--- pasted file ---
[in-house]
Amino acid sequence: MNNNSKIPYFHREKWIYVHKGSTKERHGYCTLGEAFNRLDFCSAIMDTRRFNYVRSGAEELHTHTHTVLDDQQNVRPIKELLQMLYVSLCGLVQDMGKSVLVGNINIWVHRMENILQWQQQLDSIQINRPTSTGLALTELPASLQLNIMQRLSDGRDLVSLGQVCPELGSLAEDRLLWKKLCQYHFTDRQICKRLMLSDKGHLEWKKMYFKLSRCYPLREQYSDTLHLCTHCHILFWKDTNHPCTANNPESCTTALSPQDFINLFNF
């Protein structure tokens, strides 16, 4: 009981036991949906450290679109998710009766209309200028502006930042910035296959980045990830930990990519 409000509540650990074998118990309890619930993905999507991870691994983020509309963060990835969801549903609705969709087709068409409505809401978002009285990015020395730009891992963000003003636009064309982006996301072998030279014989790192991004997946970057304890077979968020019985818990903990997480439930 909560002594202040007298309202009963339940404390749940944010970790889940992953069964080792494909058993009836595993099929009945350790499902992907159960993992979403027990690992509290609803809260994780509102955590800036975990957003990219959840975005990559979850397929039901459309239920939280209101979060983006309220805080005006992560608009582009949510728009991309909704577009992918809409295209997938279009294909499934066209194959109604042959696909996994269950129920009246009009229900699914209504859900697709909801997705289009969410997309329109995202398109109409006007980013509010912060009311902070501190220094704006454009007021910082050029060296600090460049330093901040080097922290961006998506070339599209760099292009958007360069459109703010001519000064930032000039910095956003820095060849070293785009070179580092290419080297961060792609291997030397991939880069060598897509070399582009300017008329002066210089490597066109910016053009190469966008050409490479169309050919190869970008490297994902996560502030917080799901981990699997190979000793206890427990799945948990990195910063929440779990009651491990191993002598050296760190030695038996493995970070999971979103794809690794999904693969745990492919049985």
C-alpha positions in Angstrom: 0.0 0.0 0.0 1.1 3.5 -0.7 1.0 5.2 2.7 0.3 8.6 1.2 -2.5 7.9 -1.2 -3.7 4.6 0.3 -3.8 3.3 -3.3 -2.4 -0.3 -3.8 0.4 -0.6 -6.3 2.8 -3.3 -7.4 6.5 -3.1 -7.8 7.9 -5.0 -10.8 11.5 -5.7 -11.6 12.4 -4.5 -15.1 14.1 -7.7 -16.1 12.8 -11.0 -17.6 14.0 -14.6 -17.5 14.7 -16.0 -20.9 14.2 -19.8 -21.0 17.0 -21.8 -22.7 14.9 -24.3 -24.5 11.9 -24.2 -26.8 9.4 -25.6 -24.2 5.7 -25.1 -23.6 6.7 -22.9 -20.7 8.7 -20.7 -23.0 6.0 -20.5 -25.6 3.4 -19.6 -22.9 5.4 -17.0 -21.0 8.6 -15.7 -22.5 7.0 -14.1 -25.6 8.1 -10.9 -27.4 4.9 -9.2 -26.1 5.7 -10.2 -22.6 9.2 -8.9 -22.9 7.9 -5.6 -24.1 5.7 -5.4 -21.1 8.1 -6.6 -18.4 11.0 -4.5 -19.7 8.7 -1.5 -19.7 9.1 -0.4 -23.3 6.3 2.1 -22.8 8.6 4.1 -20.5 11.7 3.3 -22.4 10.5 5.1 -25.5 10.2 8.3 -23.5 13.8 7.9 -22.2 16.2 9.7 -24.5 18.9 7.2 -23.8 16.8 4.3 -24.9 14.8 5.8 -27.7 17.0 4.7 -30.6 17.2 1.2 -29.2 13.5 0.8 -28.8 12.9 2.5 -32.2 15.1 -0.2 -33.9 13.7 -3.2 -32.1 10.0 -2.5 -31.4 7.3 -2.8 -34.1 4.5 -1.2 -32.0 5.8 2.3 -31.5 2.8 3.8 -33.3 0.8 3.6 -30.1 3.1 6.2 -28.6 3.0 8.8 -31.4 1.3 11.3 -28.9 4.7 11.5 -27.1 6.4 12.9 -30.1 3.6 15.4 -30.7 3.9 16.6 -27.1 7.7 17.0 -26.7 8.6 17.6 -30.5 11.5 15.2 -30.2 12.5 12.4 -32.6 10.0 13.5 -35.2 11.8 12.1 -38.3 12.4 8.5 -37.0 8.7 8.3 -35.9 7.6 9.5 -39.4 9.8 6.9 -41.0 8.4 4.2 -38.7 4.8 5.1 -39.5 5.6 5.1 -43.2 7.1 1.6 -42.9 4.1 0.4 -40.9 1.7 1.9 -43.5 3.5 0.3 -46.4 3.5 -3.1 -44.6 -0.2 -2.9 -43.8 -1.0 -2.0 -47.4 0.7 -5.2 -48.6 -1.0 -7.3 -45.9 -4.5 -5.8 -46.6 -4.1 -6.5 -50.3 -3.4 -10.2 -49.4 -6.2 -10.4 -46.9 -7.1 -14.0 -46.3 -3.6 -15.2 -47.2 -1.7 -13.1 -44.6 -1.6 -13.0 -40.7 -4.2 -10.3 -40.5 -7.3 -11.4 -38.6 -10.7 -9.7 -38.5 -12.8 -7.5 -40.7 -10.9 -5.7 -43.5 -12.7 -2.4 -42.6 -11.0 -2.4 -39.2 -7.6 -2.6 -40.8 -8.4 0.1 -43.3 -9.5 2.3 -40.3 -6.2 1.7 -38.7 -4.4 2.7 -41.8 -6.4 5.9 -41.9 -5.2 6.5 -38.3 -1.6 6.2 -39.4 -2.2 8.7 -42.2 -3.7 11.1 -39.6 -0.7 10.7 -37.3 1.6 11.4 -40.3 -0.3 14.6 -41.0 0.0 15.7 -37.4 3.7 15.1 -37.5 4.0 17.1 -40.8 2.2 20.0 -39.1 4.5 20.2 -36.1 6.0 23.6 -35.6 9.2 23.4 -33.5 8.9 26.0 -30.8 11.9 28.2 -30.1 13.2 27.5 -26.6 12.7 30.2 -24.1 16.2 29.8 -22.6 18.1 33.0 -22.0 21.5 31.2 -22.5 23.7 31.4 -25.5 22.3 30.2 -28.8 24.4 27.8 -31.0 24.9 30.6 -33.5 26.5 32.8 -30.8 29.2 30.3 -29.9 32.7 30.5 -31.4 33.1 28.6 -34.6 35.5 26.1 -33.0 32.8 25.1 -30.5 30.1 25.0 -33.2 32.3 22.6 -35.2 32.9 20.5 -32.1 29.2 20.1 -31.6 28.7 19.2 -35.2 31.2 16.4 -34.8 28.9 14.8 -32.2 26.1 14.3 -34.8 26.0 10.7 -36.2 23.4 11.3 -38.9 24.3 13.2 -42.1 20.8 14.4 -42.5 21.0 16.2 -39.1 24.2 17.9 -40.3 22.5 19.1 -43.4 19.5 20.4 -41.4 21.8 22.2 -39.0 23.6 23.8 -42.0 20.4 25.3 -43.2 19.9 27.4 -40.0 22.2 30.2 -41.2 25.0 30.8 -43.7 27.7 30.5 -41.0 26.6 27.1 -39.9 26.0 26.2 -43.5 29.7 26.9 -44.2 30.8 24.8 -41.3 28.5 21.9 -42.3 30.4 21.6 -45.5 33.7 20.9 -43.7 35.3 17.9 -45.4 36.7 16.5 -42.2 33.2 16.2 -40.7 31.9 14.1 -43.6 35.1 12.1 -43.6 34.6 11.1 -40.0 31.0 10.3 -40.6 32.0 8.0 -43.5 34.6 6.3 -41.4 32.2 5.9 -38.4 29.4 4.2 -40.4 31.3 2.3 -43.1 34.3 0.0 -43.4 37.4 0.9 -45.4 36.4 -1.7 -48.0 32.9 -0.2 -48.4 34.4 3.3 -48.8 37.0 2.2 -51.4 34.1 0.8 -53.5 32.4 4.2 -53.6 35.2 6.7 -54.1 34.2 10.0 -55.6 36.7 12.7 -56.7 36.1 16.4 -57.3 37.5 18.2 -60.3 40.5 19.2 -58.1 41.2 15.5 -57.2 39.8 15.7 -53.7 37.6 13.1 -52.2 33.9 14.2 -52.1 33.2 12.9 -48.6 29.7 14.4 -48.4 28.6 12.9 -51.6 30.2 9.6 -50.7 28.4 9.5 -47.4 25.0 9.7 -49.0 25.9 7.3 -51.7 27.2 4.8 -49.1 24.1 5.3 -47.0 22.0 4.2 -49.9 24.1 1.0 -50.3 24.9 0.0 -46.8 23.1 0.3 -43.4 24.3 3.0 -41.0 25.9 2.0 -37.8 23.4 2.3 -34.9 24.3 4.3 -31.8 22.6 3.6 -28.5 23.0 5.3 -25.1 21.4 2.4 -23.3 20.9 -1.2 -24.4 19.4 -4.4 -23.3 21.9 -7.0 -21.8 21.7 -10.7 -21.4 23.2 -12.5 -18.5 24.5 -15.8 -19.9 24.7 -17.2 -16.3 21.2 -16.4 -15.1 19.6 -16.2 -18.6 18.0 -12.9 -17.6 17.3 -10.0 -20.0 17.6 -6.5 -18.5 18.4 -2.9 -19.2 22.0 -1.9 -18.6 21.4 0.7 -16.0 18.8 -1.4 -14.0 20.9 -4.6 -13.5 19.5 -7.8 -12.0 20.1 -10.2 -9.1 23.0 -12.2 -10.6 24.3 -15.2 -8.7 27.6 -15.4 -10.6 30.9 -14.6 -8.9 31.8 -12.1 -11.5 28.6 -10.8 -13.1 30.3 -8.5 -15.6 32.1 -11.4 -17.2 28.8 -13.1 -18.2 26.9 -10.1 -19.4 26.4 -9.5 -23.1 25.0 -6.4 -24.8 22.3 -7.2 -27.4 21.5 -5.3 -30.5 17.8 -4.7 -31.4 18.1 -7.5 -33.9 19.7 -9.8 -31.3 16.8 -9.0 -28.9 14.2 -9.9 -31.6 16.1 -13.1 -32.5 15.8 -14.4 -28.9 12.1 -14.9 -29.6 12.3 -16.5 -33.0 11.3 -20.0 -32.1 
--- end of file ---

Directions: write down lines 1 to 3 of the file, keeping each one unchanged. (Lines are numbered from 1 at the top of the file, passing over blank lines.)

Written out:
[in-house]
Amino acid sequence: MNNNSKIPYFHREKWIYVHKGSTKERHGYCTLGEAFNRLDFCSAIMDTRRFNYVRSGAEELHTHTHTVLDDQQNVRPIKELLQMLYVSLCGLVQDMGKSVLVGNINIWVHRMENILQWQQQLDSIQINRPTSTGLALTELPASLQLNIMQRLSDGRDLVSLGQVCPELGSLAEDRLLWKKLCQYHFTDRQICKRLMLSDKGHLEWKKMYFKLSRCYPLREQYSDTLHLCTHCHILFWKDTNHPCTANNPESCTTALSPQDFINLFNF
């Protein structure tokens, strides 16, 4: 009981036991949906450290679109998710009766209309200028502006930042910035296959980045990830930990990519 409000509540650990074998118990309890619930993905999507991870691994983020509309963060990835969801549903609705969709087709068409409505809401978002009285990015020395730009891992963000003003636009064309982006996301072998030279014989790192991004997946970057304890077979968020019985818990903990997480439930 909560002594202040007298309202009963339940404390749940944010970790889940992953069964080792494909058993009836595993099929009945350790499902992907159960993992979403027990690992509290609803809260994780509102955590800036975990957003990219959840975005990559979850397929039901459309239920939280209101979060983006309220805080005006992560608009582009949510728009991309909704577009992918809409295209997938279009294909499934066209194959109604042959696909996994269950129920009246009009229900699914209504859900697709909801997705289009969410997309329109995202398109109409006007980013509010912060009311902070501190220094704006454009007021910082050029060296600090460049330093901040080097922290961006998506070339599209760099292009958007360069459109703010001519000064930032000039910095956003820095060849070293785009070179580092290419080297961060792609291997030397991939880069060598897509070399582009300017008329002066210089490597066109910016053009190469966008050409490479169309050919190869970008490297994902996560502030917080799901981990699997190979000793206890427990799945948990990195910063929440779990009651491990191993002598050296760190030695038996493995970070999971979103794809690794999904693969745990492919049985």